Our land use policies combined with UCD growth have caused an alarming shortage of housing. The impacts are many. The solution is simple: allow the development of more rental housing. But doing so will require voters eliminate the roadblocks for developing on peripheral land.
The City of Davis has a population of 66,000 with 6,000 students living on campus. That puts our population at 72,000. Meanwhile, due to our past and present stingy land use policies, the geographic footprint of the town has stayed a meager 10 square miles. 7,200 people per square mile puts Davis’s population density closer to large urban areas than it does any medium-sized rural city. For example, the population density of our neighbor Woodland is 3,264. The population density of Santa Cruz (where property is also very expensive) is 3,800. And when you consider that our retail footprint is on average much less than other comparable cities, we are really cramming a lot of people into a small area.
The result is growing congestion… especially downtown.
Even the problem of our homeless and panhandler population seems bigger in Davis as they all congregate in our small downtown.
Although we want a vibrant city and downtown, congestion is not a good thing. Congestion keeps people away that might otherwise shop and spend money. Congestion causes stress. Congestion causes more pollution. Congestion causes more accidents.
Davis downtown is one of the most challenging places to drive, bike or walk around without getting into an accident. The primary reason is that we are very congested and population-dense.
And without peripheral development, if we are to deal with the lack of tax-revenue-generating business and the lack of rental housing, we will need to build taller buildings. This then increases population density and congestion. It is a consequence of our land-use policies, and we have to ask if we are really well served by them in consideration of growing congestion.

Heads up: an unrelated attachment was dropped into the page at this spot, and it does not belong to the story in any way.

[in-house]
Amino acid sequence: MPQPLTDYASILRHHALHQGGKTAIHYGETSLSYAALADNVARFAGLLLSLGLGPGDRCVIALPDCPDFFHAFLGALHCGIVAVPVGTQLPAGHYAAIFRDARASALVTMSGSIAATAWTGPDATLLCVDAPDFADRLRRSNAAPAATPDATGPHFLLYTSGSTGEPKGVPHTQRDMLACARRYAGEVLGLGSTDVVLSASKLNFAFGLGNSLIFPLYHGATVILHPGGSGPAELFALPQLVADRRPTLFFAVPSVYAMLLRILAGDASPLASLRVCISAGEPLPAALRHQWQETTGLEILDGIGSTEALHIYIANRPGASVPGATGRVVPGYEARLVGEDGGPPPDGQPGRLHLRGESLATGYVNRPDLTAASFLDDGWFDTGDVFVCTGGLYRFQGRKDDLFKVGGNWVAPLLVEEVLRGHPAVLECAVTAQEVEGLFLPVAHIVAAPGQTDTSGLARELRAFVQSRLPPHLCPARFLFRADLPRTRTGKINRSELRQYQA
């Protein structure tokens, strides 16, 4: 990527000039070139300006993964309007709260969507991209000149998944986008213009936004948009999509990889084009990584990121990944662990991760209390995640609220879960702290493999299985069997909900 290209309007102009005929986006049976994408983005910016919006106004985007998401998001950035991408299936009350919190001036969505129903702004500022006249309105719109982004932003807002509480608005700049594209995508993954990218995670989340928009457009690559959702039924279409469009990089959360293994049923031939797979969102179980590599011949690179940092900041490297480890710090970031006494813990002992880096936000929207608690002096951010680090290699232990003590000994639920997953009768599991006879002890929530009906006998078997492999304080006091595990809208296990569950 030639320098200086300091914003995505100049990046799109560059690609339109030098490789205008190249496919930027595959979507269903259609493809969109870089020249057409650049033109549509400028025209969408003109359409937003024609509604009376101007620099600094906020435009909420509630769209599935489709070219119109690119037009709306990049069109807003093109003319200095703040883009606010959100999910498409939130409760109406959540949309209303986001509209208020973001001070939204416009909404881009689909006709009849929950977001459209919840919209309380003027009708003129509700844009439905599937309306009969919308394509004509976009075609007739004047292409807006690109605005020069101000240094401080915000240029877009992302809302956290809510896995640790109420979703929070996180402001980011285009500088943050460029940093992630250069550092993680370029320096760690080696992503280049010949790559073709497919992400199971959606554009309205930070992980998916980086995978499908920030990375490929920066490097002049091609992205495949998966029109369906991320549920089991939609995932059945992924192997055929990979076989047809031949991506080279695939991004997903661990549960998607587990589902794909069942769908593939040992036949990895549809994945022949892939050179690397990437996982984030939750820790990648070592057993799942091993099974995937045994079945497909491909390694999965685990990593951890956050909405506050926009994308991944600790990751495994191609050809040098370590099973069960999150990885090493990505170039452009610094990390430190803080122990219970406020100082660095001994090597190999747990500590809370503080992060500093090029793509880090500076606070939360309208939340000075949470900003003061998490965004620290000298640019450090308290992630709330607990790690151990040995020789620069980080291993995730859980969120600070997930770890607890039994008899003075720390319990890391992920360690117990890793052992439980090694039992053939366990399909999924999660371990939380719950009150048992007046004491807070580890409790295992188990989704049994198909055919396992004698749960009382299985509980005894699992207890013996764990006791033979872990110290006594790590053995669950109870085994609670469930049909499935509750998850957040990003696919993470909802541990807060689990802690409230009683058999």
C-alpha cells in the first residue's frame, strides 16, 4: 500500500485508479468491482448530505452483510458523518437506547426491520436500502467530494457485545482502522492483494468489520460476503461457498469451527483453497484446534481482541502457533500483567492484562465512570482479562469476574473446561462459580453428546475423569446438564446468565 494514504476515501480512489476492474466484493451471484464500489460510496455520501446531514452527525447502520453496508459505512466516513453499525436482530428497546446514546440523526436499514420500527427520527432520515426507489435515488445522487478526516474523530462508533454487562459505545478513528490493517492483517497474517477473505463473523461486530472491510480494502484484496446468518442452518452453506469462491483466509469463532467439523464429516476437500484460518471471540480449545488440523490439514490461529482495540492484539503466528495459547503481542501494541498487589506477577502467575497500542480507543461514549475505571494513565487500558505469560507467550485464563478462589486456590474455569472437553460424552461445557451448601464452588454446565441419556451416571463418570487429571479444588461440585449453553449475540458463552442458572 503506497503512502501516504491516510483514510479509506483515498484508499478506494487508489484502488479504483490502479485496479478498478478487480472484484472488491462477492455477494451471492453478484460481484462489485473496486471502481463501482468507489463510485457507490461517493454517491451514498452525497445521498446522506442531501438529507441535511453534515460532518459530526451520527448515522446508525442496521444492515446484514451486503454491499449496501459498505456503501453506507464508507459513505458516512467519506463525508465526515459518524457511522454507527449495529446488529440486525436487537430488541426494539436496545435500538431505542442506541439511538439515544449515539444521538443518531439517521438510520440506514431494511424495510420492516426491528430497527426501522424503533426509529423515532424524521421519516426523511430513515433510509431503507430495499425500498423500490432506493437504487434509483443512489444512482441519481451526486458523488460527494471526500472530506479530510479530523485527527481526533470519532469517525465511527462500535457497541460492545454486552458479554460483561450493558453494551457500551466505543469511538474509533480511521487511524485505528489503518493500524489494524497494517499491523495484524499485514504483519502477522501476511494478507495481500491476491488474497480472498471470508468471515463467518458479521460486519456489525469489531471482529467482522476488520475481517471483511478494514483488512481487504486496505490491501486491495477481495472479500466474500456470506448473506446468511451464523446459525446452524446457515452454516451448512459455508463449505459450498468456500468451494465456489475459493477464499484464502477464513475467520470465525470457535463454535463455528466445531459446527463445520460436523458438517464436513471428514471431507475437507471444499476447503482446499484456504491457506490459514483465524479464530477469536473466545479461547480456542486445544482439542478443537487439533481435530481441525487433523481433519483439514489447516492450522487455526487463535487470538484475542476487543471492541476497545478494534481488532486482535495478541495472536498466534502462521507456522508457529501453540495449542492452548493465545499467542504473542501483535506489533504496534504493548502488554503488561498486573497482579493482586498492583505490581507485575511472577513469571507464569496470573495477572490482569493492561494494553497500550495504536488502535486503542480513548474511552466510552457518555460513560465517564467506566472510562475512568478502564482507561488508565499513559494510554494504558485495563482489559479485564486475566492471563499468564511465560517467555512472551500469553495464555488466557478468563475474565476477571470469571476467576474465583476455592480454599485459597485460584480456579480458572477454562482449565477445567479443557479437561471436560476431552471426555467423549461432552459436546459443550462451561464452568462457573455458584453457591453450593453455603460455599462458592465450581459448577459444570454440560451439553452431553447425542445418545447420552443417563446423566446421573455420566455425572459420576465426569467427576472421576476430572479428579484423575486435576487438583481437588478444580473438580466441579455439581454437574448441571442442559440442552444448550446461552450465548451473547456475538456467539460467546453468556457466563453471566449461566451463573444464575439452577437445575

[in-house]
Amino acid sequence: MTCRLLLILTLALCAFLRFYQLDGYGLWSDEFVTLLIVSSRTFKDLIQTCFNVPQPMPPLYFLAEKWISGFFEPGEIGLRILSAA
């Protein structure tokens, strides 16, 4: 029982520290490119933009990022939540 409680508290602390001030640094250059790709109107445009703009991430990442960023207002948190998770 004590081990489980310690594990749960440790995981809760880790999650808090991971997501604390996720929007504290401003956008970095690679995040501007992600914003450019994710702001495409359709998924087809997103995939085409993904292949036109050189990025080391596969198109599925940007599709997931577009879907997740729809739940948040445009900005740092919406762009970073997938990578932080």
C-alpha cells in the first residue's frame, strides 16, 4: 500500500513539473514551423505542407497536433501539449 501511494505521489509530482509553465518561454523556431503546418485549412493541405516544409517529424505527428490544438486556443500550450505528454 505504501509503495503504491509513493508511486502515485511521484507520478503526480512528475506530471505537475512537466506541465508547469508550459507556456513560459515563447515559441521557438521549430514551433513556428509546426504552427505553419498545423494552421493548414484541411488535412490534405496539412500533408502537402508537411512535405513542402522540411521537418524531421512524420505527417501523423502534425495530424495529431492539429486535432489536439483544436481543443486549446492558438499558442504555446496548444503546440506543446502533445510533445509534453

Our land use policies have a disproportionate negative impact on millennials. In fact many don’t move here, and for those that grew up here or attended UCD, many of them leave and never come back. Davis’s growing demographic profile is increasingly both gray-haired and student-aged.
With already high and growing rents, and limited access to good jobs, Davis’s young people develop a gradual feeling that they are not wanted here. Many that stay end up stuck in low-paying service jobs and struggle to make ends meet.
Local business that hires millennials faces problems attracting and retaining qualified workers. And millennials lucky enough to land one of the few good jobs available complain about the lack of social life because of the dearth of other young professionals and young families.
Lastly, in an effort to hold on to these development-blocking land use policies and in recognition of the City financial problems, taxes have been increased, and future tax increases are being discussed. While the more affluent older Davis residents can handle a larger tax burden, tax increases have a proportionately larger negative financial impact on young people just starting their careers.
Swapped developer special interests for extreme land preservation special interests